How much life is there? There is a lovely, big word for this. Biodiversity is a term that describes the number and kinds of life forms that exist in a given place and time. A place that has great biodiversity has many life forms and many different kinds of life.
All life is part of larger systems that are interdependent. Whoa. We are not getting metaphysical here. We are getting physical. One basic law of physics is that matter is neither created nor destroyed. What we eat today becomes part of something else later. It all comes back around. Nutrients are cycled through the ecosystem, though all the kingdoms of life. Biodiversity is a crucial part of this recycling process.
Our food supply—what we grow and catch and raise—depends on the diversity of organisms that support natural systems. It isn't just sun, water, and air that grow our crops, but also earthworms, nematodes, and insects. Organisms in the soil break down nutrients for plants and ensure the quality of soil. These organisms in turn depend upon others. Without these, the whole system starts to fall apart and so does our food supply.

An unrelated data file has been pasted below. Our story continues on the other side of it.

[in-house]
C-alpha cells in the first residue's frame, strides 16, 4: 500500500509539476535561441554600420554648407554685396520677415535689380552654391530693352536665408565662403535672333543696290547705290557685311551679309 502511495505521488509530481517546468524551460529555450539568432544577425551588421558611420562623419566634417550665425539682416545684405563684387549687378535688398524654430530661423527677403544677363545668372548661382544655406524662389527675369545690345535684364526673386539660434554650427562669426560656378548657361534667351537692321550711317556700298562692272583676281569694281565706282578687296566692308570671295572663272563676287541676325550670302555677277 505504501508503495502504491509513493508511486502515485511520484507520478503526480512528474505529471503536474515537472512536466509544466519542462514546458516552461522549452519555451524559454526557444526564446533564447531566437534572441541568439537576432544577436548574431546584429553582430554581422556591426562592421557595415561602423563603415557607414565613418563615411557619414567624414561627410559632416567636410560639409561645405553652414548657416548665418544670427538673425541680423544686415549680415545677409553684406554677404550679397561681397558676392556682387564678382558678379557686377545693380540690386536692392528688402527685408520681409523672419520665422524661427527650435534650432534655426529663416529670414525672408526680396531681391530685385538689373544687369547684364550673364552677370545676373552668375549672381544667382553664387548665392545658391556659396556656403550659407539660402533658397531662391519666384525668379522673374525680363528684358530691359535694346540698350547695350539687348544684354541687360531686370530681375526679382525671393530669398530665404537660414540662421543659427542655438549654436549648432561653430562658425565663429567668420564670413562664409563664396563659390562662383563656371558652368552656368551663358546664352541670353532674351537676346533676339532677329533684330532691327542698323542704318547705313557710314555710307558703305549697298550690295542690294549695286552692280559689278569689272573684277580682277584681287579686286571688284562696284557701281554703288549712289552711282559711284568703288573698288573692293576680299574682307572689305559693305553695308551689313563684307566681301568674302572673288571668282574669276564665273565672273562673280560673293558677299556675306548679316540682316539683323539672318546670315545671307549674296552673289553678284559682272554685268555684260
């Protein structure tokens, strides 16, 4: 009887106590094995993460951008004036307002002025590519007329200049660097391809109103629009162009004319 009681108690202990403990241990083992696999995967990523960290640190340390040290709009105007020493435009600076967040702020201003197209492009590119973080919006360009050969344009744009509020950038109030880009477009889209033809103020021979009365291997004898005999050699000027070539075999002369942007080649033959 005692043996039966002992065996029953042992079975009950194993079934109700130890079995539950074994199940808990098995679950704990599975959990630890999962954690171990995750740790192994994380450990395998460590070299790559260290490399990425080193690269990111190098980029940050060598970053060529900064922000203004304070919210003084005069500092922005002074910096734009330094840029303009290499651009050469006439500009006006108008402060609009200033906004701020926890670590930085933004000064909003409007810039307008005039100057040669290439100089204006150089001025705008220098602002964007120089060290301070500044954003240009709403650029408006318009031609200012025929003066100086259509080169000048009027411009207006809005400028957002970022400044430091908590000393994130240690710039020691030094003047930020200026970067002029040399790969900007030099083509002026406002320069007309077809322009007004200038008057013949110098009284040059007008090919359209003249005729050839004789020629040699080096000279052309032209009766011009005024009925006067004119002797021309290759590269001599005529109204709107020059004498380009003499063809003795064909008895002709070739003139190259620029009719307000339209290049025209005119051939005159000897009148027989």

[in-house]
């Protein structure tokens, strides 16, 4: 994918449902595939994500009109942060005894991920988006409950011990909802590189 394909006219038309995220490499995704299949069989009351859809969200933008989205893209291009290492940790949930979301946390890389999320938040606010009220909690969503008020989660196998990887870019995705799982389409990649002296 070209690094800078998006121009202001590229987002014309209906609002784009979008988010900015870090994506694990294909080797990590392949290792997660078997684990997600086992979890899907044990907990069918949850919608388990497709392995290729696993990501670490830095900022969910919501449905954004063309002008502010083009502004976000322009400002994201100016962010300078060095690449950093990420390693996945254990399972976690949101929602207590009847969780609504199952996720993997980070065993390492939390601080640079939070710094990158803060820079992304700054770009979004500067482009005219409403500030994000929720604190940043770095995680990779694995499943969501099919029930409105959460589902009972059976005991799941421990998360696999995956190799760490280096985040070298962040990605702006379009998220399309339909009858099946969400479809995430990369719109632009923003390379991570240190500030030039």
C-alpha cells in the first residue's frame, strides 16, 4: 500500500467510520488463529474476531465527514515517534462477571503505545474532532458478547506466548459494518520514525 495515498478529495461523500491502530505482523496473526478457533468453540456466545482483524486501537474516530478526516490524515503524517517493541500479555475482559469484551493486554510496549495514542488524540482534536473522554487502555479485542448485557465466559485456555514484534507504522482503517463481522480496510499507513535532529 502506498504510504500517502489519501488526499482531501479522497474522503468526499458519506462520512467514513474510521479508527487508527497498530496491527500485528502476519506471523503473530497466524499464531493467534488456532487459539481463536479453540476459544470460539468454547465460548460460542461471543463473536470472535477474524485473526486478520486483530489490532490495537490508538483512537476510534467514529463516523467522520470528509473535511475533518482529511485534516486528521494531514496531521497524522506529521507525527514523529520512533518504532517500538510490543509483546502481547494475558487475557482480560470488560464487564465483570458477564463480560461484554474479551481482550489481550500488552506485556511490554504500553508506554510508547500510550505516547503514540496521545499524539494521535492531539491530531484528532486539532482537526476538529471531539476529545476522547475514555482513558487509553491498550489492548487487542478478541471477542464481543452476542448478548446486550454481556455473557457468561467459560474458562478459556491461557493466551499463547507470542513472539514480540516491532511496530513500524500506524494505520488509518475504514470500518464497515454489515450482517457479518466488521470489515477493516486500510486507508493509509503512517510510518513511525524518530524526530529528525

We are part of this system and we are also great at manipulating it, though not always to our long-term benefit. Modern agricultural techniques provide one example. Earthworms are necessary for soil health, but are harmed by frequent tilling and some chemicals used to control plant and animal pests. We need a diversity of creatures in the soil and the trick is to maintain this while still controlling pests.
The food we catch is also equally dependent on biodiversity. For instance, the fish and seafood we eat depend upon a healthy aquatic ecosystem. There are plenty of things in rivers, lakes and the ocean that we don't eat. However, those other animals are also part of the nutrient cycling and prey-predator balance that keeps the whole thing healthy for the ones we do eat.
So, the next time you bite into a carrot, give earthworms a little shout out.